Evidence shows that though these standards are widely used, most of them focus on health data exchange and only support part of patient information. This standards or protocols neither provide truly open systems that enable users to select best of applications, nor exchange data in meaningful way. In order, to achieve an open plug and play environment, industry standard middleware architectures and interfaces should be well defined and adopted.

Ethical and cost concern of information and communication technology tools in health care (ICT)

While the trends and developments of ICT in health care have given rise to many positive developments public concerns have been raised over the many issues. First the pervasiveness  of the technology that people do not understand, lack of transparency of work of healthcare professionals and its effects on the doctor patient relationship, difficulty of respecting the privacy and confidentiality of  the patients especially when getting access to electronically recorded and stored health data.

The difficulty of ensuring the security of shared personal health data.Finally, lack of adequate infrastructure in certain regions and the absence of computer literacy in certain sections of the population, which may reinforce existing inequalities.

Value conflicts

Ethical aspects of ICT use in healthcare systems are vast. They include:

Effectiveness versus confidentiality-The need to know and share patient personal health data, in order to provide good quality of care, it creates a situation of shared secrecy which may compromise confidentiality (Khosrowpour, 2001).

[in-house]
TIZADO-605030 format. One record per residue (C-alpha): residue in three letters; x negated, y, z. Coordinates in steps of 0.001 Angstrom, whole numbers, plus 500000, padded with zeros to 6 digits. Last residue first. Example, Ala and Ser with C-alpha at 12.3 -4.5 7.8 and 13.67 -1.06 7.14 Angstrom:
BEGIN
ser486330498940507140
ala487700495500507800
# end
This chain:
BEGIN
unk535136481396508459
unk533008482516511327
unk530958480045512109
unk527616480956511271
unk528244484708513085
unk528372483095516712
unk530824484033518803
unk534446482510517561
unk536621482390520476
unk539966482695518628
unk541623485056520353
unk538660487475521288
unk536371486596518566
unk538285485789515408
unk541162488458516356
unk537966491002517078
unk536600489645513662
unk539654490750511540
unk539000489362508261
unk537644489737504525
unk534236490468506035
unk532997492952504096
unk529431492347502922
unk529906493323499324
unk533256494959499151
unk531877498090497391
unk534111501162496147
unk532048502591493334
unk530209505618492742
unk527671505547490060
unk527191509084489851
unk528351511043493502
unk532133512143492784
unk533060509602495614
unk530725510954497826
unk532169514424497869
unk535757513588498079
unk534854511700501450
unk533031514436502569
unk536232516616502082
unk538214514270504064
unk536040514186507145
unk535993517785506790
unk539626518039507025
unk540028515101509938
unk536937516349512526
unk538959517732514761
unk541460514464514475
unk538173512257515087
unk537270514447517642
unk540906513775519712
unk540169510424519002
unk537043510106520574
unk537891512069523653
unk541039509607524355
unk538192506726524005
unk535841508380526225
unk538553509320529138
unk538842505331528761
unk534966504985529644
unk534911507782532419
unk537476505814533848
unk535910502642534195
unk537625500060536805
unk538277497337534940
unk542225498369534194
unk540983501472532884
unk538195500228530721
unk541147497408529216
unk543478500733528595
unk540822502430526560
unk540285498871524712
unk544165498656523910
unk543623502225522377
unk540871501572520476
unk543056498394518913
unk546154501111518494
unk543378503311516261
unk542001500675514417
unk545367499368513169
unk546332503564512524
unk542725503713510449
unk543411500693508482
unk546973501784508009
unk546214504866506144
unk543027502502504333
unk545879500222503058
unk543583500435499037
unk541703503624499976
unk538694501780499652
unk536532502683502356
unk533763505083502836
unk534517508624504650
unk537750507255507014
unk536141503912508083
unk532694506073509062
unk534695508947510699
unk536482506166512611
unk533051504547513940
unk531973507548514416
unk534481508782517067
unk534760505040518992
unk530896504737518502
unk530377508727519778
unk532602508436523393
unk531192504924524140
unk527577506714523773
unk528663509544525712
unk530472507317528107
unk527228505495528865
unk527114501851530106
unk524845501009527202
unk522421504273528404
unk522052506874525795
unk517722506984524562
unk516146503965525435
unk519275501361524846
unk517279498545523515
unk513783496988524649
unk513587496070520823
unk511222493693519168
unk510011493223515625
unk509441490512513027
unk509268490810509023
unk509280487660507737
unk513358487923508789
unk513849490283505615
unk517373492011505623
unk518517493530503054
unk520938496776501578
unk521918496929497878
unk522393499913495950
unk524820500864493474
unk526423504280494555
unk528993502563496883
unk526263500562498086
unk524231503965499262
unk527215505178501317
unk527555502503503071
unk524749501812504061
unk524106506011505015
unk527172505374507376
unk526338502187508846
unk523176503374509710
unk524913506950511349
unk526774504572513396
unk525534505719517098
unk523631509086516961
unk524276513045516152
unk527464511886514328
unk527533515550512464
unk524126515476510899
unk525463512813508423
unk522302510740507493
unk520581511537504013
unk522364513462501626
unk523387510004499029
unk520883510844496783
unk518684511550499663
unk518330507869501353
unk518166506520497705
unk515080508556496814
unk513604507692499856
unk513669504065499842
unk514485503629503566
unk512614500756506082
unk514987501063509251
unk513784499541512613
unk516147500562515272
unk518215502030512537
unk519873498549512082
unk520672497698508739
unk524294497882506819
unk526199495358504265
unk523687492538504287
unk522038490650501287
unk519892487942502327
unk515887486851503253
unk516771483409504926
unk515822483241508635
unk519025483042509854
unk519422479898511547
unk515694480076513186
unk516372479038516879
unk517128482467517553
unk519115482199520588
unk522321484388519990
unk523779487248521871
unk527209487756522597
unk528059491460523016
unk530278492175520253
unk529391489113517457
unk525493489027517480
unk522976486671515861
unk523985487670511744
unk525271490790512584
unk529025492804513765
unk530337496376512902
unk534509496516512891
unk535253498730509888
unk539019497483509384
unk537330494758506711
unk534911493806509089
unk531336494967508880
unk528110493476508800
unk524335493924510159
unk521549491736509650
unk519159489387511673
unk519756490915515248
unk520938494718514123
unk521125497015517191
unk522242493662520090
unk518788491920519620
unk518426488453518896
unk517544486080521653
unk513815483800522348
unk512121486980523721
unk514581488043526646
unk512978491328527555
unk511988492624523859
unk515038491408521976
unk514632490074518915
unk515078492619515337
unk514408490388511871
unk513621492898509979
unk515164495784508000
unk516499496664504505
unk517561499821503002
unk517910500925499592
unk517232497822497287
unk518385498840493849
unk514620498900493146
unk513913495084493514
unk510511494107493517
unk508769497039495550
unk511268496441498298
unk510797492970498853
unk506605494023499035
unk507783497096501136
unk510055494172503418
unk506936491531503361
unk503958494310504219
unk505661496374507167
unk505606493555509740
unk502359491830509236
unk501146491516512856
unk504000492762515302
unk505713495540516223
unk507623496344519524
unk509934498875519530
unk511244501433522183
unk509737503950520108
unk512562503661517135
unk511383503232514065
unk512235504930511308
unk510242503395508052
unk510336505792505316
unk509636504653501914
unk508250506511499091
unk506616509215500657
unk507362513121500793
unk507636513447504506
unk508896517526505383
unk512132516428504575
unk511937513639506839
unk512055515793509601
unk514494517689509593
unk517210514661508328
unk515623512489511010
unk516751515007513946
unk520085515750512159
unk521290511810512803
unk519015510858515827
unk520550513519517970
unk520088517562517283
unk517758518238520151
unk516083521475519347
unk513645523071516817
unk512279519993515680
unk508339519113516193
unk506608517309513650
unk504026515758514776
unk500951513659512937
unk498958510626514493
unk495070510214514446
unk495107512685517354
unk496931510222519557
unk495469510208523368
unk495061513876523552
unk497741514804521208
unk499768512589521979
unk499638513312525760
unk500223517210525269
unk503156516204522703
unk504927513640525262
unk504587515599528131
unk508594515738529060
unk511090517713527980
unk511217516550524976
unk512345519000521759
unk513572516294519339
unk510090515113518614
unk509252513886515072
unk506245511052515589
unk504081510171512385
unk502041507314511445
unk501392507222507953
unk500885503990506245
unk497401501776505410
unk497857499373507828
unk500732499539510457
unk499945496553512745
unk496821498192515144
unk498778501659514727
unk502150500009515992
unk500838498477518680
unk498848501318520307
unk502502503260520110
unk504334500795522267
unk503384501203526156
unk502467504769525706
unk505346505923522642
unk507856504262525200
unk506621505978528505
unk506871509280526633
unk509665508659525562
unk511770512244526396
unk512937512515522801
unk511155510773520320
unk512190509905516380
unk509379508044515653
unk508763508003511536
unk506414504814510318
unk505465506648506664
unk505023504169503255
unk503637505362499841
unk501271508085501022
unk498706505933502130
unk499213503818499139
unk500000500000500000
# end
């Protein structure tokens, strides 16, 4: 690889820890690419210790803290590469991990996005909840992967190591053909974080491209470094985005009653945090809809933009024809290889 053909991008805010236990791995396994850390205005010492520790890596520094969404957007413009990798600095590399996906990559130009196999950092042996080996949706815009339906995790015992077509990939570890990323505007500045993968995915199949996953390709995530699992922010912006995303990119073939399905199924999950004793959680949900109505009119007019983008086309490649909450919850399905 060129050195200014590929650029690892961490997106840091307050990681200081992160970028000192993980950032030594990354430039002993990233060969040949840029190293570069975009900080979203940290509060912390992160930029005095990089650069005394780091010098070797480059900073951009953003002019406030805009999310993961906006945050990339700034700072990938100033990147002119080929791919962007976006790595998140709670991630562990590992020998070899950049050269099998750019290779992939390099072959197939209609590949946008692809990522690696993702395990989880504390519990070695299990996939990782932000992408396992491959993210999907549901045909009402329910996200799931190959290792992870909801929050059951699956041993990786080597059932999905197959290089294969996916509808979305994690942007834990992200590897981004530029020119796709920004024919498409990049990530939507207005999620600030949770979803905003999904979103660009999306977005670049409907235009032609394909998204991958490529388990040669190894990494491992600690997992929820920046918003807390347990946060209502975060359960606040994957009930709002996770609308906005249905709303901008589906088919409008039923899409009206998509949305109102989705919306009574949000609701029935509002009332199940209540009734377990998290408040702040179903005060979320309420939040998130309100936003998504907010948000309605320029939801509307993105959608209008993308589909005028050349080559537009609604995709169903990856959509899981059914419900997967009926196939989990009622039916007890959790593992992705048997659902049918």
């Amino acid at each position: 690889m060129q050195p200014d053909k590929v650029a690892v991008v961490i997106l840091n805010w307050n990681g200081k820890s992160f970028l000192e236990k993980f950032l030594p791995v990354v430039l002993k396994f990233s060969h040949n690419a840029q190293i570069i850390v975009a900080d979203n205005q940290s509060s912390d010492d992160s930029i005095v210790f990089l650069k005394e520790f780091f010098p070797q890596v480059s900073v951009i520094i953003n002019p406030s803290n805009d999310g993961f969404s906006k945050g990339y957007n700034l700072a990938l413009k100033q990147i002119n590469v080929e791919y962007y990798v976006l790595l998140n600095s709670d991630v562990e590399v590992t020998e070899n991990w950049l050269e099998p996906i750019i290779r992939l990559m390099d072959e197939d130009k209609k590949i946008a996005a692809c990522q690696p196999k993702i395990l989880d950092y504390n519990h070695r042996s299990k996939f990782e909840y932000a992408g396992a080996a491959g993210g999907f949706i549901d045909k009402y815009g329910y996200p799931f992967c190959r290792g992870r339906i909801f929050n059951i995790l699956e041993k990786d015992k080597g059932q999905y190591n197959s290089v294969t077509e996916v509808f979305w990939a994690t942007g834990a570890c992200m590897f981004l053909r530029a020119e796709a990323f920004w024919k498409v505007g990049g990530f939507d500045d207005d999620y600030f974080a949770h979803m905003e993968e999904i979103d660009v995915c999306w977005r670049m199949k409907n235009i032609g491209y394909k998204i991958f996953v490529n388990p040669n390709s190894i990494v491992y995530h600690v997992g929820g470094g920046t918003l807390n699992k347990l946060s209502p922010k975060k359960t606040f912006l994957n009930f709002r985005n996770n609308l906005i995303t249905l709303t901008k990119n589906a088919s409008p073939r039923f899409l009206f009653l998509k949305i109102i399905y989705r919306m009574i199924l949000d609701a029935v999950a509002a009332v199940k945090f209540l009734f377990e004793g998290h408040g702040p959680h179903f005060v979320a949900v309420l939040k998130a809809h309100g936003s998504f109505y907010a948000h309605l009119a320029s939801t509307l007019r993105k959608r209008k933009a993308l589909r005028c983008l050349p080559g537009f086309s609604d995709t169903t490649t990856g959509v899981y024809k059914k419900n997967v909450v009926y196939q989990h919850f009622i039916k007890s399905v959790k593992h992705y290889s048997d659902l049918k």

Privacy may be traded for certain collective goods (research, administration, planning, prevention etc) that benefit the community or population at large. In addition, the use of ICT in health care system may bring professional fear that quality assurance standards (protocols, clinical guidelines, clinical pathways etc) may restrict or diminish professional autonomy (Khosrowpour, 2001).

Though the ICT use in health care system indicates giving the best possible care to every patient, this may be very expensive and not feasibly. In the context of limited resources, to give a patient expensive care could deprive another patient of much needed basic treatment.

Ethical principles may be used to address such conflicts. This is by using the ICT as the basis of serving and preserving the basis of human dignity-privacy, confidentiality and medical secrecy. Another is by allowing autonomy serving as basis of self-determination and participation.

Ensuring justice-through equitable distribution of limited resources. Finally, by ensuring solidarity; serving as a basis of the right for everyone to the protection of healthcare, with special concern for vulnerable groups in the society (Khosrowpour, 2001).

REFERENCE

Khosrowpour, M. (2001) managing information technology in a global environment: 2001 Information Resources Management Association, Hershey, PA, United States: Idea Group Inc (IGI)

www.humiliationstudies.org/documents/GabrHealthEthics.pdf